A quote in a New York Times story that The N&O used in print inspired my latest idiom research. Here is how the quote appeared early in the editing at The N&O:
"It's a corporate problem," said Rep. Bart Stupak, D-Mich., who has been particularly critical of BP's operations in Alaska and will lead the House committee hearing. "Their mentality is to get in the foxhole and button down the hatch. It just seems there is this pattern."
Leaving aside Stupak's mixing of metaphors (foxholes on battlefields, hatches on ships), the quote confuses button and batten. This could have been a misquote or a typo in the rendering of the congressman's quote or a slip of the tongue on the congressman's part. It is batten in most versions the story on the Web, giving Stupak the benefit of the doubt (and the reader the benefit of editing).
It turns out that "button down the hatch[es]" is a possible eggcorn, a term coined by Geoffrey Pullum on Language Log. An eggcorn replaces a familiar word for an obscure or misheard one in a common phrase. One of my favorites is "for all intensive purposes" for "for all intents and purposes." I always said and wrote "stumped my toe" for "stubbed my toe" until a colleague corrected me many years ago. Here is an Eggcorn Database.
What does "batten down the hatch[es]" mean? Random House Webster's College Dictionary defines the idiom as "to prepare to meet an emergency." The literal meaning is "to cover a ship's hatches with tarpaulins held in place by battens." A batten is a piece of wood or metal used on a ship to hold a sail or to hold a tarp in place over a hatch.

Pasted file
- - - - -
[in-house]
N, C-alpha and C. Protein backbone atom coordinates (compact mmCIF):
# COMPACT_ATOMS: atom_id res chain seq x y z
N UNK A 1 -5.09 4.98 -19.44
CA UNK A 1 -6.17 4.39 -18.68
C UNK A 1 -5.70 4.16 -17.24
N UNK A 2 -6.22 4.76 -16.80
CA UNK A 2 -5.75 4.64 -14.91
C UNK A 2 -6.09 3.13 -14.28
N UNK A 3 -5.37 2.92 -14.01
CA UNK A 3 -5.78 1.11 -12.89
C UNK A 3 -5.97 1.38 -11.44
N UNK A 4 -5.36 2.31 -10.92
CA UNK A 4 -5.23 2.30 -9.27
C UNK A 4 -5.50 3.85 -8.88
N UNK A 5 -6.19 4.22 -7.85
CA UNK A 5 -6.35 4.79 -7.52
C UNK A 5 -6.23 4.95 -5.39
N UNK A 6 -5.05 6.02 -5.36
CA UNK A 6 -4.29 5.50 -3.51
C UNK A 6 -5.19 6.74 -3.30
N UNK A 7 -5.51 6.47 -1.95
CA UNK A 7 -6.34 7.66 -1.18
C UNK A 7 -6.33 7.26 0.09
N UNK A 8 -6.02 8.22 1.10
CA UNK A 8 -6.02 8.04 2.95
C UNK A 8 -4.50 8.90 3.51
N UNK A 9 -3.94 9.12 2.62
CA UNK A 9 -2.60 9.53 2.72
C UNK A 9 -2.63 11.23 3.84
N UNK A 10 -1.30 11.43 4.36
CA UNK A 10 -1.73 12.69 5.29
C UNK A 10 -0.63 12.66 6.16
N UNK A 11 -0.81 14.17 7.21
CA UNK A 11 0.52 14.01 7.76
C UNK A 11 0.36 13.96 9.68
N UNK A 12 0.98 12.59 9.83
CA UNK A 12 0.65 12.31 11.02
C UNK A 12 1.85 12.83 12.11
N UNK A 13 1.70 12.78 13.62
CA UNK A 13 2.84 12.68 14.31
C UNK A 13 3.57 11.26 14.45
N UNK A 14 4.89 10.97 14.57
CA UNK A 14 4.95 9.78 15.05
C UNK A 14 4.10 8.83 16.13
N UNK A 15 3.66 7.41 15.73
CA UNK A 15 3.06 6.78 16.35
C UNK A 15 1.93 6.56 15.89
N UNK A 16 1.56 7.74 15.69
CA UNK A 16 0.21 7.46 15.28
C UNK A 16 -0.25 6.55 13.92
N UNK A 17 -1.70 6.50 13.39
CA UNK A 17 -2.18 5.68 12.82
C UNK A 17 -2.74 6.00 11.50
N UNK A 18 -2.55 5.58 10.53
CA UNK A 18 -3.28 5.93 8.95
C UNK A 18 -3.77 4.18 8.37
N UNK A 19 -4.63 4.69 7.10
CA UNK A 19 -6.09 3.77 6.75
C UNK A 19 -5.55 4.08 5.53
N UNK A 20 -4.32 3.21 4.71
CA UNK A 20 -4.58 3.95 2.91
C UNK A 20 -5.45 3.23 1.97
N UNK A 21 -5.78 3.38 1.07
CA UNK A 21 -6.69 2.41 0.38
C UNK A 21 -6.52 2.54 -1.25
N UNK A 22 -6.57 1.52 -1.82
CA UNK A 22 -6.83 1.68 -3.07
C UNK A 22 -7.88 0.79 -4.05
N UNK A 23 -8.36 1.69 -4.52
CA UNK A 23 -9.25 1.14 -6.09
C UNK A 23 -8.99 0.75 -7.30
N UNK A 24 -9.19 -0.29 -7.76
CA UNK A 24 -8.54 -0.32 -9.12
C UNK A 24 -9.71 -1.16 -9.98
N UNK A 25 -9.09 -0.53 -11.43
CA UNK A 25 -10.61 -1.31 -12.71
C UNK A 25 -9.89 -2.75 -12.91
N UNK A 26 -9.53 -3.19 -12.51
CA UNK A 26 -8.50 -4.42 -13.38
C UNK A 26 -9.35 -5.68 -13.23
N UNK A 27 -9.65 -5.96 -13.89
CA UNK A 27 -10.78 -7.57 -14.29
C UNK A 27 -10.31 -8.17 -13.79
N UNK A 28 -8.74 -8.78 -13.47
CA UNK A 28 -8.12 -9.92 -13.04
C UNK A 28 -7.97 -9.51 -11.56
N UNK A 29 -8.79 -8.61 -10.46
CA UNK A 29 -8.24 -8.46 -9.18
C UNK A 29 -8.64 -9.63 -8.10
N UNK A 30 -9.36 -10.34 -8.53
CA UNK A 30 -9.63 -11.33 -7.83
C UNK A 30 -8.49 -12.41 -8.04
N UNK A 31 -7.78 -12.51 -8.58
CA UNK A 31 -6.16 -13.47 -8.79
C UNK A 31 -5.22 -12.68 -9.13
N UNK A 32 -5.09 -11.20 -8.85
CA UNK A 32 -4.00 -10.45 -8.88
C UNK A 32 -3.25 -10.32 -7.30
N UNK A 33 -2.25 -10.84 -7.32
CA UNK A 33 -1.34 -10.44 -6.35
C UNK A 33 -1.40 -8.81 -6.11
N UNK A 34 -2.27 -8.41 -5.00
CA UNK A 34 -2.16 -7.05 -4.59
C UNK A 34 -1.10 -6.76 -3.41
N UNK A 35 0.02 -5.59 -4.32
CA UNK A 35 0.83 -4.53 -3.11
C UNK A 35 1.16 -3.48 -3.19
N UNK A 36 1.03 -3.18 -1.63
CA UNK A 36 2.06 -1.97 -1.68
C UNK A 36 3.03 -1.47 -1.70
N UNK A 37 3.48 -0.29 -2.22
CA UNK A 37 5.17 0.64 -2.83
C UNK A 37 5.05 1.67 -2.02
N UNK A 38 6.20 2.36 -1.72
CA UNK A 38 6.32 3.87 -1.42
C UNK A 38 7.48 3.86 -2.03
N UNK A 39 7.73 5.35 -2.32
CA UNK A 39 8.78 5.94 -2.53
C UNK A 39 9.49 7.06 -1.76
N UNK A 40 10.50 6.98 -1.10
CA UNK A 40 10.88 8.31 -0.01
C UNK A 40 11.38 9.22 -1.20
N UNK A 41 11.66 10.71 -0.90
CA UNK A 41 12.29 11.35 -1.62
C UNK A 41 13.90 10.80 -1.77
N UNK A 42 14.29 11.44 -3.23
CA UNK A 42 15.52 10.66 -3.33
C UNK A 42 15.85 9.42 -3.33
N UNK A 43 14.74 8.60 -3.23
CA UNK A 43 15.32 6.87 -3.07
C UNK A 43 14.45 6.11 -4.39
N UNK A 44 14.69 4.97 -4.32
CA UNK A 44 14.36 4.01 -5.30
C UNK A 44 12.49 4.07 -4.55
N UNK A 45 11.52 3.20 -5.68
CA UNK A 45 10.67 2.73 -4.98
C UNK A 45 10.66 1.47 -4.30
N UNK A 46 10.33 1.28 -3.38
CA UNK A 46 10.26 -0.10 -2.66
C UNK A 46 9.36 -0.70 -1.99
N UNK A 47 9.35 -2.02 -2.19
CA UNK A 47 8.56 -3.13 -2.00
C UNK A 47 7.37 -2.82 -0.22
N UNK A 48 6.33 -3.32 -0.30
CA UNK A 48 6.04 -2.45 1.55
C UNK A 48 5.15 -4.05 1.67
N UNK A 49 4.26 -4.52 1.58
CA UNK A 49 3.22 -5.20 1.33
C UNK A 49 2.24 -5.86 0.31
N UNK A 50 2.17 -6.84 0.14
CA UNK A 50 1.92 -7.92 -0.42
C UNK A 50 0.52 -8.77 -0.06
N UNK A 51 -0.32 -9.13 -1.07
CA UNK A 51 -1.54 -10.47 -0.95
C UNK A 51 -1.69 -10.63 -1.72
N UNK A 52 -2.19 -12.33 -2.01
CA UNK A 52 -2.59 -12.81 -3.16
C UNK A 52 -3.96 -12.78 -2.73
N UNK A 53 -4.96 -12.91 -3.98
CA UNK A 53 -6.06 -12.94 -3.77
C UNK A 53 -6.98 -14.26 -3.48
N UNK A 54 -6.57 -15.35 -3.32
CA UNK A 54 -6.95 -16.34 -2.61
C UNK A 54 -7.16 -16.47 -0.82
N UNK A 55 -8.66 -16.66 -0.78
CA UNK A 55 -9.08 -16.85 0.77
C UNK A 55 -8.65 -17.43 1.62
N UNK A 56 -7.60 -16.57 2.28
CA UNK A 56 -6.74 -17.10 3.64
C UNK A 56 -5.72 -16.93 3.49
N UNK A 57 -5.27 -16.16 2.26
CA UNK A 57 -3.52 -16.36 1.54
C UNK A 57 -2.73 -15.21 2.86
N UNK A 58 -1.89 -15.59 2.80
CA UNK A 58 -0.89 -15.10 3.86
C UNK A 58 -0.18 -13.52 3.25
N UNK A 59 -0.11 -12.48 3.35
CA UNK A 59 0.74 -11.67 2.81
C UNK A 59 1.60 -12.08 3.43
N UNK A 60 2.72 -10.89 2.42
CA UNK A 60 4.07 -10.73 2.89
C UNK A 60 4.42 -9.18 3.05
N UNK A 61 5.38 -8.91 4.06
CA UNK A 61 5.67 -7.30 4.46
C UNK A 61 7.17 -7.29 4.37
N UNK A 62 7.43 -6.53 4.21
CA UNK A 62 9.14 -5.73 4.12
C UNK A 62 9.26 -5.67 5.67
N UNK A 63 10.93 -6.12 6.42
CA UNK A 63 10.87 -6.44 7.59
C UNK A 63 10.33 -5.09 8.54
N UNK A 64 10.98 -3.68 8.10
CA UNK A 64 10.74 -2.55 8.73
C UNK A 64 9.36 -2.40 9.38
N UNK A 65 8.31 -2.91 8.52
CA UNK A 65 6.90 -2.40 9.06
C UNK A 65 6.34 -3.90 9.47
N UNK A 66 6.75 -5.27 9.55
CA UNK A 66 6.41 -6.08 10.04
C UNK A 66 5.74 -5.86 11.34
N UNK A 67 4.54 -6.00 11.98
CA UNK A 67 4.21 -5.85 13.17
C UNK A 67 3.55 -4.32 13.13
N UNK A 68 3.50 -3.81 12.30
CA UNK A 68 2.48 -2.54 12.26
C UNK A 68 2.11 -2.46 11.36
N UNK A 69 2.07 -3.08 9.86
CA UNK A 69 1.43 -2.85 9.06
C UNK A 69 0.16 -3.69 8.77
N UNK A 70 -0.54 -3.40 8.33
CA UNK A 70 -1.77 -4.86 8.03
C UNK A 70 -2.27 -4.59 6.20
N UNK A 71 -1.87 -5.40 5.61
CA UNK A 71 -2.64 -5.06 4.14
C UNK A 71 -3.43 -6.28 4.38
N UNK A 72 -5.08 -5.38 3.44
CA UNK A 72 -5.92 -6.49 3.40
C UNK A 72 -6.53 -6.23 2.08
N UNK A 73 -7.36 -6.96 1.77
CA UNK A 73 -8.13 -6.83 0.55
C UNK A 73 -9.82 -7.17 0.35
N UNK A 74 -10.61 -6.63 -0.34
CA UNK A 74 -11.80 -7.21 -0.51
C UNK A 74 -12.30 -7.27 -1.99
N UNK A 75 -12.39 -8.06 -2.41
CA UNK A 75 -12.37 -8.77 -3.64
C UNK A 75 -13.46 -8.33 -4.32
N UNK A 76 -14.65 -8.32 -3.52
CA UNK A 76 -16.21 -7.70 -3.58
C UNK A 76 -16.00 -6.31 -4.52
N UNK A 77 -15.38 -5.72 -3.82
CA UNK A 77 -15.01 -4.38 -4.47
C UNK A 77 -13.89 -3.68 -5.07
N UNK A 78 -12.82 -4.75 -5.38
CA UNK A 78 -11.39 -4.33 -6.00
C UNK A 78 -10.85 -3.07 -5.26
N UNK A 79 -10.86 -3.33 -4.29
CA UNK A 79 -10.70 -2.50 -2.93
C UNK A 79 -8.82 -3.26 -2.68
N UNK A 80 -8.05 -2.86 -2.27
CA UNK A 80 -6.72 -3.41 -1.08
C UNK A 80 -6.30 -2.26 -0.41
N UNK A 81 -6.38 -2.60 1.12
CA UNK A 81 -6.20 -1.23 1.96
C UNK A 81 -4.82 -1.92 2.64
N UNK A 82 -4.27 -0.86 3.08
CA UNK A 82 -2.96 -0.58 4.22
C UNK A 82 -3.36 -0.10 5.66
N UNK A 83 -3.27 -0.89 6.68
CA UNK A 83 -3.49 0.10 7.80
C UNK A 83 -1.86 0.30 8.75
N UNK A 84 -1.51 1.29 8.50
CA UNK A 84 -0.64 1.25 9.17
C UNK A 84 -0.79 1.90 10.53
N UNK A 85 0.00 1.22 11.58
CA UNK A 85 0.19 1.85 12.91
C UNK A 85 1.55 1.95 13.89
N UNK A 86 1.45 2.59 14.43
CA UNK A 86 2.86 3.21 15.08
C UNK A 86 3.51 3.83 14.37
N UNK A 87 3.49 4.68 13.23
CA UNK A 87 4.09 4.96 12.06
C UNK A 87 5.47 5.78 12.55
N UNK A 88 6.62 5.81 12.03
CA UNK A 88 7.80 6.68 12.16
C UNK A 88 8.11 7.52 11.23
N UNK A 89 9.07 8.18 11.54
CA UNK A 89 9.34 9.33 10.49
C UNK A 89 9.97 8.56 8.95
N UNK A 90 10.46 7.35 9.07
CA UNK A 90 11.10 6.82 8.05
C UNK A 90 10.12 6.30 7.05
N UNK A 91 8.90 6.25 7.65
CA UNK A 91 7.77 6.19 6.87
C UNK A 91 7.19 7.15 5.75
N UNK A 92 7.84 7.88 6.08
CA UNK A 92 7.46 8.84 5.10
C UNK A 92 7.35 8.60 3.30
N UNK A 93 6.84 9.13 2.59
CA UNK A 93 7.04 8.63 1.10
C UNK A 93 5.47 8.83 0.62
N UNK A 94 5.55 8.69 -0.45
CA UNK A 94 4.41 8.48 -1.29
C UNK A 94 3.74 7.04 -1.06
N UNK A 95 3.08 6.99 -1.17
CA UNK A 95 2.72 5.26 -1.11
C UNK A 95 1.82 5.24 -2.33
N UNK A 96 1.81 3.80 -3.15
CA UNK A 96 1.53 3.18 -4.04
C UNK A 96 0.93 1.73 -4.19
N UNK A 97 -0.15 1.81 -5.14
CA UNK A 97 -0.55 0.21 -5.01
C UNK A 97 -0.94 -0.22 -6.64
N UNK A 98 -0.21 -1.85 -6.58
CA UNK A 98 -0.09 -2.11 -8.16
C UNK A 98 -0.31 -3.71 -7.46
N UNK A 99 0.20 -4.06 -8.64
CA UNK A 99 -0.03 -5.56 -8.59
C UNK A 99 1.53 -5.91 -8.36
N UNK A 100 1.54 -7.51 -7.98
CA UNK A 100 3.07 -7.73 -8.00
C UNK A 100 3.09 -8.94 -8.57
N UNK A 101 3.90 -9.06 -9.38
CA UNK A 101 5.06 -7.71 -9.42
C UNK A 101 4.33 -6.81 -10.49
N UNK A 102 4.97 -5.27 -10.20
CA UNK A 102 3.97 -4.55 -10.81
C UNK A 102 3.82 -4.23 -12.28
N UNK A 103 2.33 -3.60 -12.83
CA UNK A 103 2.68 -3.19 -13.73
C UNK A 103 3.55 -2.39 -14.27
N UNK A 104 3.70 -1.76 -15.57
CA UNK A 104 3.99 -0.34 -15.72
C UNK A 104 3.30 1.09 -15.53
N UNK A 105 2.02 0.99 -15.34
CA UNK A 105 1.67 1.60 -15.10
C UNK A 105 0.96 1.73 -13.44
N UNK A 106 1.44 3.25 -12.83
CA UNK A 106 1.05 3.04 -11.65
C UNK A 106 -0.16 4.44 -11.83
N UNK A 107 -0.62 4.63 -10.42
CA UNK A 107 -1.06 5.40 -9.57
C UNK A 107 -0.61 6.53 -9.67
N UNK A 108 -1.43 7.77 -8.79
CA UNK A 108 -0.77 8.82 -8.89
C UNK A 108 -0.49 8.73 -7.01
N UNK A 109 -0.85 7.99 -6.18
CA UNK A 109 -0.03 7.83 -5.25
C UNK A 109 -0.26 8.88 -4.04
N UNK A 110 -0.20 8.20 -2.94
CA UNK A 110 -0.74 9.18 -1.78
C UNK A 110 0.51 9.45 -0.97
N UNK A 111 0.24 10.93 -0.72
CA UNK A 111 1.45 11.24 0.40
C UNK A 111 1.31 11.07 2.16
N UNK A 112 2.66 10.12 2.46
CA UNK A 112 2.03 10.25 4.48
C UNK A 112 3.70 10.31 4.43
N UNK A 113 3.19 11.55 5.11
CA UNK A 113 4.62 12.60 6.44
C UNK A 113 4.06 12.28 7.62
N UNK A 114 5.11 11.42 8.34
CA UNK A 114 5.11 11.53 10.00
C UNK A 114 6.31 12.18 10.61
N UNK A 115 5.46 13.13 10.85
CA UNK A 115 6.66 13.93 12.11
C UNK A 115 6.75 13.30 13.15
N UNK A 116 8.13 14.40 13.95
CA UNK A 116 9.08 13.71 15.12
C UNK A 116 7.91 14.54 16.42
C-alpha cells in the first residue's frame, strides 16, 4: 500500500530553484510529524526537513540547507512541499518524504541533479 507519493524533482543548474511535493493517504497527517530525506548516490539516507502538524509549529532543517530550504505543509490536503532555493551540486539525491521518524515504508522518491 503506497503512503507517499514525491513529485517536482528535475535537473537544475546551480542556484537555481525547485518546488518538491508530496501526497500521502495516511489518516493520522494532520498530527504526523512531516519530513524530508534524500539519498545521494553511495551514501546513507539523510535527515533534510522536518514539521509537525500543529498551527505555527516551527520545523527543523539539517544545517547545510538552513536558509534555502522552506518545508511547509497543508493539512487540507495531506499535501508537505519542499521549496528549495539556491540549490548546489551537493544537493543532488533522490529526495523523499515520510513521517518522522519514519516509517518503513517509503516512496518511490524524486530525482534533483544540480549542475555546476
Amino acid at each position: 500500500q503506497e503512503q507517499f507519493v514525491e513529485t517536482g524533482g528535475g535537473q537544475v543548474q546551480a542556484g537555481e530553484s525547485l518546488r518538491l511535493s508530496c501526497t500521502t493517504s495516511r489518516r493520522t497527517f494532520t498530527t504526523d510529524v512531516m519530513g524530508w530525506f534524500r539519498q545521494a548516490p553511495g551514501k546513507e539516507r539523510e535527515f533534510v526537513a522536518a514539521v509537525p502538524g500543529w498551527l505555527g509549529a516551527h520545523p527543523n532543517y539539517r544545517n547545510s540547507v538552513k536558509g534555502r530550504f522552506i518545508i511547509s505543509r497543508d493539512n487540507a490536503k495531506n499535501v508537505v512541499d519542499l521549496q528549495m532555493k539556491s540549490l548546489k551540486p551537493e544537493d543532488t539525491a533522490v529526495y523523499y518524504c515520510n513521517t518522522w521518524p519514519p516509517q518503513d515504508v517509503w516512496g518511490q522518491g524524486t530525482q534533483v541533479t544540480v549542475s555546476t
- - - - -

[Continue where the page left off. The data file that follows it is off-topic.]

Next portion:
Related to that, a batten can also be a piece of wood used in building to reinforce a joint, especially in a floor. That use of batten appears to come from Middle English for a finished board. A batten in the theater is a bar or a metal pipe from which lights, backdrops or curtains are hung.
Batten can also be also a verb meaning "to grow fat" or "to thrive and prosper." The dicitionaries trace that word to Old Norse batna meaning "to improve." The verb can be transitive, too, so a cattle rancher could batten the cows in a feedlot, although I don't know how often that term is used.